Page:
**Giuseppe Bagnera** was an Italian mathematician who worked in geometry.

- At university, Bagnera was also taught by Ernesto Cesàro who lectured in Palermo from 1887 to 1891.
- Cesàro had spent time in France and may well have influenced Bagnera to publish his 1888 article in French in a French journal.
- In 1893 Bagnera, who was now studying mathematics, was appointed as Gerbaldi's assistant.
- In 1895 Bagnera was awarded his laurea in mathematics by the University of Palermo and, in the following year, he published two papers Sul teorema di esistenza delle funzioni fuchsiane Ⓣ(On the existence theorem for Fuchsian functions), which further developed ideas which had been introduced by Henri Poincaré, and Sul luogo dei contatti tripunti delle curve di un fascio con le curve di una rete Ⓣ(On the place of three point contacts of the curves of a pencil with the curves of a network).
- In 1899 Bagnera was appointed as a teaching assistant in algebraic analysis at the University of Palermo and Gerbaldi encouraged him to compete for chairs.
- From 1906 to 1909 Bagnera worked in collaboration with Michele de Franchis on the study of irregular surfaces, obtaining fundamental results for the classification of hyperelliptic surfaces.
- During these years Michele de Franchis, who was also a Sicilian, was professor of projective and descriptive geometry at the University of Parma, and Bagnera and de Franchis collaborated on an outstanding series of papers on the theory of hyperelliptic surfaces.
- Bagnera and de Franchis were only a little later, since they had to admit a restriction; their proof however was simpler ...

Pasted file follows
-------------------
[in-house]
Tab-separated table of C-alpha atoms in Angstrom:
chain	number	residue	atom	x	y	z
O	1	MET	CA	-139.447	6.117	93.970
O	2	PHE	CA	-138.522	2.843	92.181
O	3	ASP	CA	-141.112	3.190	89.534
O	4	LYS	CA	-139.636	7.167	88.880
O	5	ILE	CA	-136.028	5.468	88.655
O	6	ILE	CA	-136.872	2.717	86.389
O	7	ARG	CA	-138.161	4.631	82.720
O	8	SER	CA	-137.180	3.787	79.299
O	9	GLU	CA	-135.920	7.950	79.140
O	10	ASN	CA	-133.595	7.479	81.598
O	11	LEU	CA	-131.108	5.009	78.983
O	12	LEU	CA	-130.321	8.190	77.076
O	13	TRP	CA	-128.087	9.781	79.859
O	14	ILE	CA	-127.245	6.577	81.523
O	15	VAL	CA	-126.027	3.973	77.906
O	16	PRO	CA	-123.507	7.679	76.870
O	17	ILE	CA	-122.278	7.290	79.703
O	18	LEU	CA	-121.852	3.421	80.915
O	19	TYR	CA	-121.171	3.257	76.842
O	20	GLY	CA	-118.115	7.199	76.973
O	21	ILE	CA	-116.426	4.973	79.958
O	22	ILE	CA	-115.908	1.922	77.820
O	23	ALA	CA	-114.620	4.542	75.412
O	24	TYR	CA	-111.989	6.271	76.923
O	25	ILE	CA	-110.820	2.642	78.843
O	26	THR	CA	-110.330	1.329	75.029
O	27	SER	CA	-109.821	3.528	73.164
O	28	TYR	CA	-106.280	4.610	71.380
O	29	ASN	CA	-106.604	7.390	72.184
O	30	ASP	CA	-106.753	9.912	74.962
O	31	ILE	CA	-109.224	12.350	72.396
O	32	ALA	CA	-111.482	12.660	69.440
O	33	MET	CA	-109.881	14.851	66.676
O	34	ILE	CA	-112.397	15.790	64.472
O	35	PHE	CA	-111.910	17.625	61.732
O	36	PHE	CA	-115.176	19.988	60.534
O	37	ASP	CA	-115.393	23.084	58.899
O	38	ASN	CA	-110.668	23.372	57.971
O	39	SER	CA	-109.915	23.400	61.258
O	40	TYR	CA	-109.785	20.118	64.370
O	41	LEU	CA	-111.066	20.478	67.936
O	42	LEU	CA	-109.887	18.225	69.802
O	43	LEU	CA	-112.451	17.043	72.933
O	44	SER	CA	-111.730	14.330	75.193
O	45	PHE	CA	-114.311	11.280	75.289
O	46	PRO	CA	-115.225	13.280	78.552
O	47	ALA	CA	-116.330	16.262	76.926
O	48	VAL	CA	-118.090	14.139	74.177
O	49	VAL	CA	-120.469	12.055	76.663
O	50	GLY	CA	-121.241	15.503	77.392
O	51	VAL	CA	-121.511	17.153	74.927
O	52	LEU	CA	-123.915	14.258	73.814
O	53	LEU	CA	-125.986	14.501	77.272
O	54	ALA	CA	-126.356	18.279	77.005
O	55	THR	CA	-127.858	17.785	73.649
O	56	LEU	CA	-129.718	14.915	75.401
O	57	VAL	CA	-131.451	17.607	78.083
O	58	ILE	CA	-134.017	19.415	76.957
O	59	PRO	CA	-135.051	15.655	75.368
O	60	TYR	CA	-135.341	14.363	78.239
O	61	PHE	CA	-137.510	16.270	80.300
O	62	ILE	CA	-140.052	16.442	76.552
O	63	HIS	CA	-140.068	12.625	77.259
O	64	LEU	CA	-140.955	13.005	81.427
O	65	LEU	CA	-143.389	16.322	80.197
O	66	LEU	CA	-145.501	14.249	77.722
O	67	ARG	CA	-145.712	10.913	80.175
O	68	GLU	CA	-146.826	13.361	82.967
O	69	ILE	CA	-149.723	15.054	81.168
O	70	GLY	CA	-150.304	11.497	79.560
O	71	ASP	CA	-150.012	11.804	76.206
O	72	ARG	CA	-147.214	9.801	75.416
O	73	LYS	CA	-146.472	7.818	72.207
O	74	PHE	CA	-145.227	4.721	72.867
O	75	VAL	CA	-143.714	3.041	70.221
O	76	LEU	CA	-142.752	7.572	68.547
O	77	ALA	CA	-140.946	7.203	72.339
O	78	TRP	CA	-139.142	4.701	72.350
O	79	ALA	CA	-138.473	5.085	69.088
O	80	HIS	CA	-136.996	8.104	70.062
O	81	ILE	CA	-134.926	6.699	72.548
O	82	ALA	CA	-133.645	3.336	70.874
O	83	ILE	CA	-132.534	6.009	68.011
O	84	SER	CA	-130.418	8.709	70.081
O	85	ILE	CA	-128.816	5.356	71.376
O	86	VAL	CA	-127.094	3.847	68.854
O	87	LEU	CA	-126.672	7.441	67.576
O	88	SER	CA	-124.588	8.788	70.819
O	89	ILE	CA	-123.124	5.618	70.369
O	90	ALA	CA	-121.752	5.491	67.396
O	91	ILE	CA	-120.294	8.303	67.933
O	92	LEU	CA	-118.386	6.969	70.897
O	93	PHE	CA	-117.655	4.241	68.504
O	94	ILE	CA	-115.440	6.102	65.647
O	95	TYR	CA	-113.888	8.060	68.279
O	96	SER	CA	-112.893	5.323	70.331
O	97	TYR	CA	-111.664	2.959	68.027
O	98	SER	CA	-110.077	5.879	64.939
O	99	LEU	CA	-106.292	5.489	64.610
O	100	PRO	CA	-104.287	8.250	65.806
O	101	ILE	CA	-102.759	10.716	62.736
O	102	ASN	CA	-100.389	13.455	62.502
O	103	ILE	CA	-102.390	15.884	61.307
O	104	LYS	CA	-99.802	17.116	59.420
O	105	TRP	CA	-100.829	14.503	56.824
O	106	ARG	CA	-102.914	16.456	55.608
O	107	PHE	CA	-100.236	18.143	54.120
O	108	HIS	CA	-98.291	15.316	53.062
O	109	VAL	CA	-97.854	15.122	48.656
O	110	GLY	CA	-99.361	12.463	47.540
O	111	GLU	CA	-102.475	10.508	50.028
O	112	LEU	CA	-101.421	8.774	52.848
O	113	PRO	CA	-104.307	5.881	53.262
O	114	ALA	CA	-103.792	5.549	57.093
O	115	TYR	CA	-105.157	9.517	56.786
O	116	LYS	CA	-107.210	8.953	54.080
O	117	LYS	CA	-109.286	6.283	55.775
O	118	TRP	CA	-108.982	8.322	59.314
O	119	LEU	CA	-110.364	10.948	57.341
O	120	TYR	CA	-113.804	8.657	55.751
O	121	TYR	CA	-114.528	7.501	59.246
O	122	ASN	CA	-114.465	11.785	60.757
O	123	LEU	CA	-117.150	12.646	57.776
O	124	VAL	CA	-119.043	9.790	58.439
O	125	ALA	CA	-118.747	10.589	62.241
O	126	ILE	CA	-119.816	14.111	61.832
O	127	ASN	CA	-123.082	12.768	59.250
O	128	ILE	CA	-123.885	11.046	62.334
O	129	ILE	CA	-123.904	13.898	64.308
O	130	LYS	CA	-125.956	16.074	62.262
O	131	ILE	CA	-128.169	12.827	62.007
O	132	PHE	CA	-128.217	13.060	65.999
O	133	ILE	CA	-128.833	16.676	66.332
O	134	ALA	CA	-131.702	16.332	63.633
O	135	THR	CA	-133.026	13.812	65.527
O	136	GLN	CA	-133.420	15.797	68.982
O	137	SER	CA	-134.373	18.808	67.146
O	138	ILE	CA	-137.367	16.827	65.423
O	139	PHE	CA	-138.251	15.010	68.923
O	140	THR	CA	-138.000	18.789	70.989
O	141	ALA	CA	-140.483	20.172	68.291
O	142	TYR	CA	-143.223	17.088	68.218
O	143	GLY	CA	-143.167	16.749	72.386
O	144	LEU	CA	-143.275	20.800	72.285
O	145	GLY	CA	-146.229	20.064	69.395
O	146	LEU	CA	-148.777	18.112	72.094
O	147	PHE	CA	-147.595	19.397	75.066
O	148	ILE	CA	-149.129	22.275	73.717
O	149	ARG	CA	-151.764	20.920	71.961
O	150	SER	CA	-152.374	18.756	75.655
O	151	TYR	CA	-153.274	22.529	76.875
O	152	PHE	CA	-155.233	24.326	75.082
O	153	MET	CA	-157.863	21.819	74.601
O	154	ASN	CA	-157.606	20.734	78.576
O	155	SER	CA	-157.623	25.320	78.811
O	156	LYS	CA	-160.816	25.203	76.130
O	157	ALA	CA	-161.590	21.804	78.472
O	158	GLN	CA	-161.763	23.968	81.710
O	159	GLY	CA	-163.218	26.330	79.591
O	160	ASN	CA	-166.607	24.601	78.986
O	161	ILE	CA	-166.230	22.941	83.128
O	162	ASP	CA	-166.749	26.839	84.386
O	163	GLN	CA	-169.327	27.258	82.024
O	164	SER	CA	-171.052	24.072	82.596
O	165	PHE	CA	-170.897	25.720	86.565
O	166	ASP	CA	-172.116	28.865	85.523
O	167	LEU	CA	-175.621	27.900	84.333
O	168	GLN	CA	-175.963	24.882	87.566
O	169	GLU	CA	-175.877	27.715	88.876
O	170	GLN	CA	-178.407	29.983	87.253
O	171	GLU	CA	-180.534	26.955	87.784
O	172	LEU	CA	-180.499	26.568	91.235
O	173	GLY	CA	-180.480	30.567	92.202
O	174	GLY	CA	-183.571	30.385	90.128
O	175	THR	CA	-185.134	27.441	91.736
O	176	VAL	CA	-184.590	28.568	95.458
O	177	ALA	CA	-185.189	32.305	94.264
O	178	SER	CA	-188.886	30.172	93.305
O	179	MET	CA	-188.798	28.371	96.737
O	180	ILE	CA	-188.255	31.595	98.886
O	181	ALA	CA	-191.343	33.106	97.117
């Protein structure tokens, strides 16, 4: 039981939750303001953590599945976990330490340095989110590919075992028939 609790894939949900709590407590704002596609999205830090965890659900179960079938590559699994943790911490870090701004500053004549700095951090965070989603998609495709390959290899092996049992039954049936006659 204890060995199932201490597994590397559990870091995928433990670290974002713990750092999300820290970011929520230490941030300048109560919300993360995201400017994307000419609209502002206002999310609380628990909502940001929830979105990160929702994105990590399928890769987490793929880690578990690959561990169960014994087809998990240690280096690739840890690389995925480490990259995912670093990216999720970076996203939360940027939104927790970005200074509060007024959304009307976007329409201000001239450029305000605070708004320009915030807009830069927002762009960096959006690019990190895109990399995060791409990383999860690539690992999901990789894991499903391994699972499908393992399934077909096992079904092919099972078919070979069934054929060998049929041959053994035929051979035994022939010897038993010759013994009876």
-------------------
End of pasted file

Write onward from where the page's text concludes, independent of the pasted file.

- The remarkable papers Bagnera wrote with de Franchis over this period are: Sopra le superficie algebriche che hanno le coordinate del punto generico esprimibili con funzioni meromorfe quadruplamente periodiche di due parametri Ⓣ(On the algebraic surface that have the coordinates of the generic point expressed with meromorphic quadruply periodic functions of two parameters) (1907); Sur les surfaces hyperelliptiques Ⓣ(On hyperelliptic surfaces) (1907); Le superficie algebriche le quali ammettono una rappresentazione parametrica mediante funzioni iperellittiche di due argomenti Ⓣ(The algebraic surface which admit a parametric representation using hyperelliptic functions of two arguments) (1908); Sopra le funzioni algebriche che si lasciano risolvere con X,Y,Z funzioni quadruplamente periodiche di due parametri Ⓣ(On the algebraic functions that can be solved with X, Y, Z quadruply periodic functions of two parameters) (1909); and Intorno alle superficie regolari di genere zero che ammettono una rappresentazione parametrica mediante funzioni iperellittiche di due argomenti Ⓣ(On the regular neighbouhood of zero generally admitting a parametric representation using hyperelliptic functions of two arguments) (1909).
- Bagnera was extremely fortunate to escape with his life when Sicily was hit with a 7.1 magnitude earthquake on 28 December 1908.
- Bagnera had no home and no job to return to in Messina.
- Bagnera was one of the members of the organising committee of this international event.
- Bagnera was appointed to the chair of infinitesimal and higher analysis at the University of Rome in 1921, taking up the appointment at the beginning of the following year.
- After the 1908 earthquake, Bagnera published little in the way of research papers but did publish his lecture notes (some in lithographed form).
- In addition to the Bordin prize awarded by the Paris Académie des Sciences, which we mentioned above, Bagnera was honoured with election to the Accademia Nazionale dei Lincei (which awarded him their mathematical sciences prize in 1901).
- We should also mention that he is remembered with the via Giuseppe Bagnera in his home town of Bagheria and the Scuole Primarie e Secondarie, Scuola Media Statale Bagnera, on the via Giuseppe Bagnera in Rome.
- The Associazione Culturale "Giuseppe Bagnera", based in Bagheria, is named after Giuseppe Bagnera.

Born 14 November 1865, Bagheria, Sicily, Italy. Died 12 May 1927, Rome, Italy.

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Group Theory, Origin Italy

**O’Connor, John J; Robertson, Edmund F**: MacTutor History of Mathematics Archive